In between the various local competitions, training stints at Bukit Jalil and the Games in Manchester, Amy spent a few months at Lampung in Indonesia, under the supervision of a weightlifting guru.

"I used to lift gas cylinders and my siblings just to show off what I had learned at the centre," said Amirul, referring to the National Sports Council (NSC)'s centre at Rompin.

"The Chinese coaches based in Rompin showed us the way. Of course without their guidance I would not be in Manchester."

In Lampung, he suffered a horrific injury when the barbell fell on his left hand. He feared the worst.

"There was no doctor to attend to him," revealed teammate Hidayat Hamidon. "Thankfully the coach was at hand to apply the bandage on Amirul's hand. It was awful but he is a strong lad."

"It was great to make a little piece of history not only for myself but for the sport as well," said Amirul after following in the footsteps of gold medallists Koh Eng Tong and Tho Fook Hong in Auckland'50 and Hidayat in KL'98.

In 2005, I wrote a different angle altogether!

IN 2002, Malaysia feted him like a king. Today the world has turned gloom for weightlifter Amirul Hamizan Ibrahim.

Amirul, who was triple gold medallist in the Manchester Commonwealth Games three years ago, will be denied a chance to defend his title in Melbourne next year after testing positive in an out of competition dope test by the National Sports Institute (ISN) in February.

Question is, did he do it knowingly or unknowingly.

Both his A and B urine samples - sent to the doping lab at Universiti Sains Malaysia (USM) - were found to be positive with traces of anabolic steroid.

Attempts to speak to Amirul proved futile.

The son of a lorry driver is believed to be back at Kuala Rompin, near the scenes where he first nurtured his passion for weightlifting by lifting gas cylinders.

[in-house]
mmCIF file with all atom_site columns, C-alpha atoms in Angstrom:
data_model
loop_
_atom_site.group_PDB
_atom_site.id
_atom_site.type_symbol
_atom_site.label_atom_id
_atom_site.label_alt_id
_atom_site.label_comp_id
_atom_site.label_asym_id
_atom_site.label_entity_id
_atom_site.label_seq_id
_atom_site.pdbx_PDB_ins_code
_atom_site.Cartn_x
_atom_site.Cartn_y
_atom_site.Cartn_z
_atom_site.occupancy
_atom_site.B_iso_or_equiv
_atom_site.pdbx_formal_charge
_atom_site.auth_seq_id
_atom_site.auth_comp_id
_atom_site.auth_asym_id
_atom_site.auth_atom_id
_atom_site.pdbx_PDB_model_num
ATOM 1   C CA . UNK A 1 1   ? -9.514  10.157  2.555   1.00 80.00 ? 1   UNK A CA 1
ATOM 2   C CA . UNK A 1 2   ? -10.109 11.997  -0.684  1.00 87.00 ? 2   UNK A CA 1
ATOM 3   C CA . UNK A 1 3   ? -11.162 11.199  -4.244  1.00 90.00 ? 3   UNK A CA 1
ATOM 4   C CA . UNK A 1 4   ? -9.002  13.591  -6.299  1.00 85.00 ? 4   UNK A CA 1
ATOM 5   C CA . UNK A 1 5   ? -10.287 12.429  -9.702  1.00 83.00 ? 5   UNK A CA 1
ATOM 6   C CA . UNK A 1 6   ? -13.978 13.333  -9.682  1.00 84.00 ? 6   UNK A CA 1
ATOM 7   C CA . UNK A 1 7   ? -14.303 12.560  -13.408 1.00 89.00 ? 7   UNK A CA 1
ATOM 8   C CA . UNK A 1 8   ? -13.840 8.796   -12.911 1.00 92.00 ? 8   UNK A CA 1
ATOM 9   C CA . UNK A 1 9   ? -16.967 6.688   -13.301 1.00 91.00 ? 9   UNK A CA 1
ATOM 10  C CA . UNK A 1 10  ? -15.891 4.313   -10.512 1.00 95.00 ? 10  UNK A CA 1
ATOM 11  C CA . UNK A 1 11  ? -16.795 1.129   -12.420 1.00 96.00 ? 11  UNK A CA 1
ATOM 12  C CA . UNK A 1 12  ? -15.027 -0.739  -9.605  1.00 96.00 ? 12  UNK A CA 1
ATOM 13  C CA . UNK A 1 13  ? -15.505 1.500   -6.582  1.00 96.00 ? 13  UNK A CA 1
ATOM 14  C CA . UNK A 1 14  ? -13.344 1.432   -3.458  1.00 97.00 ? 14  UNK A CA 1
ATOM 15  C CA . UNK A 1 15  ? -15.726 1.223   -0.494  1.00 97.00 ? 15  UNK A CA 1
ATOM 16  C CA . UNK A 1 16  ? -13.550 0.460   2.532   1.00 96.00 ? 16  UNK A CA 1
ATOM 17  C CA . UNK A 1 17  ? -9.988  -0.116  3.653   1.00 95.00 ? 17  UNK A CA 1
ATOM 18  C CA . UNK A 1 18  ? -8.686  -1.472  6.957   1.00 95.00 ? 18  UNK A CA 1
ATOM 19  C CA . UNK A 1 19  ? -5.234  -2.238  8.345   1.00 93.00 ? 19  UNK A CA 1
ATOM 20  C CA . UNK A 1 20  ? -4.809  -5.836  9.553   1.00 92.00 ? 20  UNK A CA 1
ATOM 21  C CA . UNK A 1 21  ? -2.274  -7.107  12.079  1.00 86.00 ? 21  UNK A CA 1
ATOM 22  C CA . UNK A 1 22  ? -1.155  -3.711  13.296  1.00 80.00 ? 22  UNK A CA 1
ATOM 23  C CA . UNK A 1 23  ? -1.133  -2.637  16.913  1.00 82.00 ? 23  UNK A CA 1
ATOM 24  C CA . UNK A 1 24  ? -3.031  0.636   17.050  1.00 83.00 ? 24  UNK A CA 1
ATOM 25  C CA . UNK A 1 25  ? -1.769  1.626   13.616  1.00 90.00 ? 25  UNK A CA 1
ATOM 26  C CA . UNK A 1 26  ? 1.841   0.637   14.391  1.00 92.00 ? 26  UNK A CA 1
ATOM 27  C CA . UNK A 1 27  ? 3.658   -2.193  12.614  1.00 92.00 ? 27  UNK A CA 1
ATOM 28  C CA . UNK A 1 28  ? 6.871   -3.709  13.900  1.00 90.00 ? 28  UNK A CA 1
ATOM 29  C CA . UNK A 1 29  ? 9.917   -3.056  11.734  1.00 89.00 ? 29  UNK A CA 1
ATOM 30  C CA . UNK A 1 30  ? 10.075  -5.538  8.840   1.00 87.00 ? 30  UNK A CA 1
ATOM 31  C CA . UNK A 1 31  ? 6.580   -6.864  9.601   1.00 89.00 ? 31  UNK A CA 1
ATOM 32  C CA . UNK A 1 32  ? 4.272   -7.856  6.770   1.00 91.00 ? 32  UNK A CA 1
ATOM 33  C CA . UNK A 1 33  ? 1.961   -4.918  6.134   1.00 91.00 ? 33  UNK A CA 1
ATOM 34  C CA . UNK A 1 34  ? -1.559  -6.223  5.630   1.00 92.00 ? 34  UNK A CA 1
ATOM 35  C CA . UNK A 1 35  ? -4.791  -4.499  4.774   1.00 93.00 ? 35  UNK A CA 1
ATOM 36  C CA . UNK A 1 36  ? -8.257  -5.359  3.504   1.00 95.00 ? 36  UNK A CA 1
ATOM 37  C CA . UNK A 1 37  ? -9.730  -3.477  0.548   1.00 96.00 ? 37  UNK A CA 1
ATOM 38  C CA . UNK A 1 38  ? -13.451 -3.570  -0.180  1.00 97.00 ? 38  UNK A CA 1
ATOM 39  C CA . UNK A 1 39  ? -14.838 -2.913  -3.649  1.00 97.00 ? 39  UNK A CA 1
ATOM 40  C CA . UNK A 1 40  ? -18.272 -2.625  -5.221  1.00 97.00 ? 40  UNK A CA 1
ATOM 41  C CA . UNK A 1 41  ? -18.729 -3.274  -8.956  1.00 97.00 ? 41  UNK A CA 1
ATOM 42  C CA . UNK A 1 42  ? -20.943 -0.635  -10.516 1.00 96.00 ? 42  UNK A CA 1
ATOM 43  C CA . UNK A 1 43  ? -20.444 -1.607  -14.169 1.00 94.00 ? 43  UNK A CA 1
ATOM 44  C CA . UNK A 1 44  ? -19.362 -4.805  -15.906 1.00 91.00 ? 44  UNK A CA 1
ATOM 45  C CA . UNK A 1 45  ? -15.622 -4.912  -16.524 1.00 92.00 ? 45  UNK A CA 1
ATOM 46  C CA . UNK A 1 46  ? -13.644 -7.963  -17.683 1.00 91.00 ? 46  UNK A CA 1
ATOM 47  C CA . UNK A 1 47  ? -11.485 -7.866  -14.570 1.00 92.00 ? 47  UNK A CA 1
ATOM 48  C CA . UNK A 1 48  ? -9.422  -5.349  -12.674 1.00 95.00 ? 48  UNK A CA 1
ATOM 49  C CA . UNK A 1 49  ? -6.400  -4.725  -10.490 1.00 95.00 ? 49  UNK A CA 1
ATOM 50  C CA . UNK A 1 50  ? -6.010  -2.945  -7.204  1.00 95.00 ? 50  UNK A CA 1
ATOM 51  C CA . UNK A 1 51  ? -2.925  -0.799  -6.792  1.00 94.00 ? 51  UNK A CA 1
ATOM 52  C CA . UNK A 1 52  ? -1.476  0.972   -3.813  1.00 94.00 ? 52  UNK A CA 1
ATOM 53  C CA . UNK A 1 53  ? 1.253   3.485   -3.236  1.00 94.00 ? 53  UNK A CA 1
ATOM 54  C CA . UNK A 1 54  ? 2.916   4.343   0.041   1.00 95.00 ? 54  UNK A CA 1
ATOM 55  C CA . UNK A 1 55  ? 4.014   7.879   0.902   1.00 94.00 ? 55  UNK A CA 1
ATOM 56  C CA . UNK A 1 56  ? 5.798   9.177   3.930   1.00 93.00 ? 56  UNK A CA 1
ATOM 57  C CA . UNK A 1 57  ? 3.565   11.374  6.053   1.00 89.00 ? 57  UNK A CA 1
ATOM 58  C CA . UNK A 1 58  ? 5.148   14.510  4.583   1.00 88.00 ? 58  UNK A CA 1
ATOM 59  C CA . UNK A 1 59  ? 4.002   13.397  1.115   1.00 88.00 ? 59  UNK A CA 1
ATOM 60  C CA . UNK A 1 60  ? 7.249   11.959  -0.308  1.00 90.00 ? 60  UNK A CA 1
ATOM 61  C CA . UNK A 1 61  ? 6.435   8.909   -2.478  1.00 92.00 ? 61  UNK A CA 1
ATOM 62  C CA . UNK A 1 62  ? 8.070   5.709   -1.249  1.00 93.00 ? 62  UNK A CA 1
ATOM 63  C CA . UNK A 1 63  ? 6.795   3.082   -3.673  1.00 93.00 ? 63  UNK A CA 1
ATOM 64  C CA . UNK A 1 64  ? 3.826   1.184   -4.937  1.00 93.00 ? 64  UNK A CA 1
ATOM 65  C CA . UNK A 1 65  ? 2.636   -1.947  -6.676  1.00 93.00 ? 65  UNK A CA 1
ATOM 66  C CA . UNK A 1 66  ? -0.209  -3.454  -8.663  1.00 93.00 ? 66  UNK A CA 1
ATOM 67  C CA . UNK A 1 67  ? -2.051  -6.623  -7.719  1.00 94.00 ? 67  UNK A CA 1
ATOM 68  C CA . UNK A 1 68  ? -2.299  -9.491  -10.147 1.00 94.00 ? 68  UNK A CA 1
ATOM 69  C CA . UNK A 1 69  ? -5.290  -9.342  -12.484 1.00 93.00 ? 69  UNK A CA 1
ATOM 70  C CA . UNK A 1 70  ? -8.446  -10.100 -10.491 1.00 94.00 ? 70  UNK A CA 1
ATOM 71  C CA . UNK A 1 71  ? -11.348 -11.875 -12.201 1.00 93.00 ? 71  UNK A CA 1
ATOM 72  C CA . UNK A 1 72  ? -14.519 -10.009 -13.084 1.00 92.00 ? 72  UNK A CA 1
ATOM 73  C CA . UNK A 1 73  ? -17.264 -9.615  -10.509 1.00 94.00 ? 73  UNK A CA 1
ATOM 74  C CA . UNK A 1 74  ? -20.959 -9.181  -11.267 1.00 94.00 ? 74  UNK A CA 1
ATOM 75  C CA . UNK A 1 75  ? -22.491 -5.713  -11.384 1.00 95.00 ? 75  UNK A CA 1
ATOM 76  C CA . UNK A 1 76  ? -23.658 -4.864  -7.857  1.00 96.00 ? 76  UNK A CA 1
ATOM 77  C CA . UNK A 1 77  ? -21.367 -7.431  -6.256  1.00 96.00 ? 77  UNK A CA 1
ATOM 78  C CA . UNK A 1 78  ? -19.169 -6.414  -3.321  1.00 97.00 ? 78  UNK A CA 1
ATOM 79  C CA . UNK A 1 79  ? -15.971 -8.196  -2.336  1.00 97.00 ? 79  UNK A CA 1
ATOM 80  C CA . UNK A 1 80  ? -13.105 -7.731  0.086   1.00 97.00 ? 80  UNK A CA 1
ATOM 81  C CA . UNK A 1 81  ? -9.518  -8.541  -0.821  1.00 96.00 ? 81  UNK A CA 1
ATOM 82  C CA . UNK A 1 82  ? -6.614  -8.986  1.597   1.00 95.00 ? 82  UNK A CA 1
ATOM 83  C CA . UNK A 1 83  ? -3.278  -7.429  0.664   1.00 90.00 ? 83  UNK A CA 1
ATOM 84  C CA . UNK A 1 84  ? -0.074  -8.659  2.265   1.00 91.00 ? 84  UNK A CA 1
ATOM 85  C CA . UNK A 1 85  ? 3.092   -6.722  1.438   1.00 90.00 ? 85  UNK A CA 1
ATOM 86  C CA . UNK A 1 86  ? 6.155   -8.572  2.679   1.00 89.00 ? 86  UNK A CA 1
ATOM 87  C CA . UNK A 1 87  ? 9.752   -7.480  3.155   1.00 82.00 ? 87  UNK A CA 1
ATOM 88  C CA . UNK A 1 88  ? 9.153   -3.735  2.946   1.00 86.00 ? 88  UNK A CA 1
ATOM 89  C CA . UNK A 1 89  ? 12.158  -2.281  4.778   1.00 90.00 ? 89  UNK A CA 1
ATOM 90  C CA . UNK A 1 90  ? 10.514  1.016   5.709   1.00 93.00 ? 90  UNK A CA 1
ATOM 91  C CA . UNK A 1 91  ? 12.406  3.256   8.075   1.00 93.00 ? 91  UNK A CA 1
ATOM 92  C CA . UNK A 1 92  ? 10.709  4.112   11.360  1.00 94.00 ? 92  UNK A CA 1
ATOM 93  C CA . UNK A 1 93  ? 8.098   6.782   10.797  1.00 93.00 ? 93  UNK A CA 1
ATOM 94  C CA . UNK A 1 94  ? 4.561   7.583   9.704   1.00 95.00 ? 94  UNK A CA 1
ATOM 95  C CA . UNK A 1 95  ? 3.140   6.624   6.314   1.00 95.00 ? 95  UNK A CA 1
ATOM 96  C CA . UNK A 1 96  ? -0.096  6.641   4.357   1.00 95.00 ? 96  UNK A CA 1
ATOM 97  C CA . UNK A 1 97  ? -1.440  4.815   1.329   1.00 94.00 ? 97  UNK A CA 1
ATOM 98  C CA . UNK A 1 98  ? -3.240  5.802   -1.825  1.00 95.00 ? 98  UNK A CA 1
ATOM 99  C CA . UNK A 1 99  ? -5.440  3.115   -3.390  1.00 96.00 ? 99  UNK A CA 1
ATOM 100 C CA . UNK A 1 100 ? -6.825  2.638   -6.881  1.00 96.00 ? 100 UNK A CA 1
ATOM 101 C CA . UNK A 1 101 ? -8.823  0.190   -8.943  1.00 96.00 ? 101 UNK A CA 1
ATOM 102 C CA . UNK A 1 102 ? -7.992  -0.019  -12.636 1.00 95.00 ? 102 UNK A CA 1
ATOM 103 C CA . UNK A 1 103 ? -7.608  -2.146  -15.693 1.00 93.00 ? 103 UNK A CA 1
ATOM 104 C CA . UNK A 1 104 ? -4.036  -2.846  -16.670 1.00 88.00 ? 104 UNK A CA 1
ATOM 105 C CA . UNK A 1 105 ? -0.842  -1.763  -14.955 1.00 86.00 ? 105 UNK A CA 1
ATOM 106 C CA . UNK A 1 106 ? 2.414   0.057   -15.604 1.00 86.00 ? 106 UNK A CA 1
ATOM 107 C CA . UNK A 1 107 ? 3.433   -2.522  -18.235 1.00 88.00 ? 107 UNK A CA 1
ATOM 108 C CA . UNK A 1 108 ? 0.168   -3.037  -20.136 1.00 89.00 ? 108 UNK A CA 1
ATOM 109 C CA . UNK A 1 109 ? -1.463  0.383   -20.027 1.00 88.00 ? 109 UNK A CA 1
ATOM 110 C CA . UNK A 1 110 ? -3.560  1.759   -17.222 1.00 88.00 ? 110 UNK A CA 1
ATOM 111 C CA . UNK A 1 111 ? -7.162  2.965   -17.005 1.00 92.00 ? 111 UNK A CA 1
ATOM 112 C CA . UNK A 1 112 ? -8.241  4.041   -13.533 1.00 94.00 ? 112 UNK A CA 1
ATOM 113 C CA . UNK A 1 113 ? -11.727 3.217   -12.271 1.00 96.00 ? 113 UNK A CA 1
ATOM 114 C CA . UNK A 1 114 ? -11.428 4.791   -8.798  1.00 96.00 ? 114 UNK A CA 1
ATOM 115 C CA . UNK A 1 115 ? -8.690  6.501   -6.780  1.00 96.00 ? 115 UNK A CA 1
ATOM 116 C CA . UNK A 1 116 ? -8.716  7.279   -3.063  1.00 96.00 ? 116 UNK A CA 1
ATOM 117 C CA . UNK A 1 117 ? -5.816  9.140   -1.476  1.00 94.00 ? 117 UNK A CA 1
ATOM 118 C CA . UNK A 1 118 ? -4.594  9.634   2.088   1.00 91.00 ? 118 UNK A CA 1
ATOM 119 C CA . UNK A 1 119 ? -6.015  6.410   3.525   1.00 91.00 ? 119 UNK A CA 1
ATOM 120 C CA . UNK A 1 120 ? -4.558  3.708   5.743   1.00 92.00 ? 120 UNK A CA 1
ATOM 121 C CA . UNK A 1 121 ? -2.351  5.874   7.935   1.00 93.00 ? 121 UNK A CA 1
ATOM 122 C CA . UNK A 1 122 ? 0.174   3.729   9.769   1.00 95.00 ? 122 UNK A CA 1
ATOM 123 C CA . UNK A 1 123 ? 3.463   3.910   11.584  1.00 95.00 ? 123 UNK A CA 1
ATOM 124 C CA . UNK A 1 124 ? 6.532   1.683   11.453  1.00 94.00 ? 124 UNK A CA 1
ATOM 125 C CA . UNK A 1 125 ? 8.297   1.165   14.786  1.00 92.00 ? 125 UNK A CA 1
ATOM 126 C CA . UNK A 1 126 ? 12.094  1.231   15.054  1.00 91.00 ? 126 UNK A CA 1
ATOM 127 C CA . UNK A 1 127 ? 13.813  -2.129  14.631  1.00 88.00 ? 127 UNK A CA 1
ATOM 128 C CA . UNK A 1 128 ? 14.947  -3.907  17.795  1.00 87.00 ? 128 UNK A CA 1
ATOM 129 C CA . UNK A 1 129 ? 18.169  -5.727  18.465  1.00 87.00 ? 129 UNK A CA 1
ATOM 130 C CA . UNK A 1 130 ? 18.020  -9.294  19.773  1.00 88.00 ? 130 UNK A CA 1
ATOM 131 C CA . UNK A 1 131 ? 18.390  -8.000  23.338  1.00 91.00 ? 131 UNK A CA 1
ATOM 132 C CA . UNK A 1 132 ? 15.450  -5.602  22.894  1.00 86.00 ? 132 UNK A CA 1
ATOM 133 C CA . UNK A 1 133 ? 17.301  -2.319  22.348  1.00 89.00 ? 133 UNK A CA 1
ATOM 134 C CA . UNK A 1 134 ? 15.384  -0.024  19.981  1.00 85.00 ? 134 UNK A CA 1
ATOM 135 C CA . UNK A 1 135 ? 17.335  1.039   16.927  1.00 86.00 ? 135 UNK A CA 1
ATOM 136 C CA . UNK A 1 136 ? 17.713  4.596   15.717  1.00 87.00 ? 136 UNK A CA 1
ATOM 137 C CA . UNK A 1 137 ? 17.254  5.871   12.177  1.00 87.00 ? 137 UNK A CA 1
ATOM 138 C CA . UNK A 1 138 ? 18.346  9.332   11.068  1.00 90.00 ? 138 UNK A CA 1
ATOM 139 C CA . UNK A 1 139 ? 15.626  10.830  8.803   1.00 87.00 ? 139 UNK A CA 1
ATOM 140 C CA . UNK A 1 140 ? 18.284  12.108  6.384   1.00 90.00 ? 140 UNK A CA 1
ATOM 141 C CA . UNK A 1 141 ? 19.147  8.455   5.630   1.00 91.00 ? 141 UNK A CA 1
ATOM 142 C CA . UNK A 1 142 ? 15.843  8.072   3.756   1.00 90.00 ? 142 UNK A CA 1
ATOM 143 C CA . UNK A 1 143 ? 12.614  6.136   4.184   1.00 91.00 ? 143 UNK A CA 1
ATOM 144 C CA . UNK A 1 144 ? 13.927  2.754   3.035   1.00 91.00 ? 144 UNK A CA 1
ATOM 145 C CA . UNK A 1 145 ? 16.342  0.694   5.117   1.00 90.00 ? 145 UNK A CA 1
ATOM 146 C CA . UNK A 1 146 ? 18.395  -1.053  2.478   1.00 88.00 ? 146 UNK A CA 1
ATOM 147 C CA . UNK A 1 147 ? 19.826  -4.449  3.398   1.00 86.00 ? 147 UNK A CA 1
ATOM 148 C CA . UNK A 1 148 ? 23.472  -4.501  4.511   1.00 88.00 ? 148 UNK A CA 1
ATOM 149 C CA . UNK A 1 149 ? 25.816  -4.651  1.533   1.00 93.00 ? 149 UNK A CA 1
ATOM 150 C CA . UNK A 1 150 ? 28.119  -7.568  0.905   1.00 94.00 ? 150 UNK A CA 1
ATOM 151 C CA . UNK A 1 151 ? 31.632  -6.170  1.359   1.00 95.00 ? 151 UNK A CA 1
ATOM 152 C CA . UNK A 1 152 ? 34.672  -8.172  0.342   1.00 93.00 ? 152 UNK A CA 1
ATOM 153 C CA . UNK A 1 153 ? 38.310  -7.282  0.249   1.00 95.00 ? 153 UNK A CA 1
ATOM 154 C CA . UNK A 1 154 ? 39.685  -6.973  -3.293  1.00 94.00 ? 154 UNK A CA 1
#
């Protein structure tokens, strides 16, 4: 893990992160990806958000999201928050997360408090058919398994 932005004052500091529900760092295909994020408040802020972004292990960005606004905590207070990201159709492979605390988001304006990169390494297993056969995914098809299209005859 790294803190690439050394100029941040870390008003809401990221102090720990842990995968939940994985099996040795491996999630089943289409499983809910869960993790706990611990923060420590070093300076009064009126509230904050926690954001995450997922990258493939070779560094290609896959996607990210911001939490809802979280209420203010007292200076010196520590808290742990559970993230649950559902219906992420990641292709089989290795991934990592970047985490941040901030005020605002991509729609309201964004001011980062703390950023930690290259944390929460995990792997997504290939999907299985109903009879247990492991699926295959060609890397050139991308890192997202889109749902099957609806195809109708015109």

According to World Anti-Doping Agency (Wada) regulations, an athlete who has been found positive for banned substances is automatically banned for two years.

The Malaysian Weightlifting Federation (MWF) are expected to announce Amirul's positive test anytime now.

Amirul is the biggest name to be embroiled in a doping scandal since fellow Pahang-born athlete, sprinter Azmi Ibrahim, who was banned for two years in 1996 for using masking agent furosemide during the Malaysia Games in Kuantan.

It is learnt Amirul had been summoned by the MWF disciplinary board who will in turn submit their report to the MWF exco for further action.

Malaysian Association of Doping Control in Sports (Masdoc) chairman, Datuk Dr M. Jegathesan, declined to comment, saying the matter was in the hands of the association.

ISN director, Dr Ramlan Abdul Aziz, also declined comment.

Amirul bathed himself in glory near the Theatre of Dreams of Old Trafford in 2002 when he lifted three gold medals in record style in the 56kg category.

He broke the clean and jerk record with a lift of 145kg, on top of the 115kg in snatch for an overall lift of 260kg.

It was learnt that due to the positive samples, Amirul was not allowed to participate in the Islamic Solidarity Games (ISG) in Saudi Arabia in April.

1 comment:

Ahmad A Talib said...


Amirul must have learnt his lesson well. I hope he has. Not only for himself and his family, but for Msian sports as well. Too often we have sportsmen with potential being treated like heroes and legends, only to be thrashed by the sporting media at the very next competition where they play badly or out of form. One day, the person is hailed and feted. The next day, the person is slayed and made to look a has been. Some sportsmen cant tackle the publicity when they are made heroes. They become big headed, arrogant and think they are God sent. Sometimes, it serves them right to be treated like has beens the next day. Champions rise and fall all the time, and that is what separate them from the average runners and also-rans..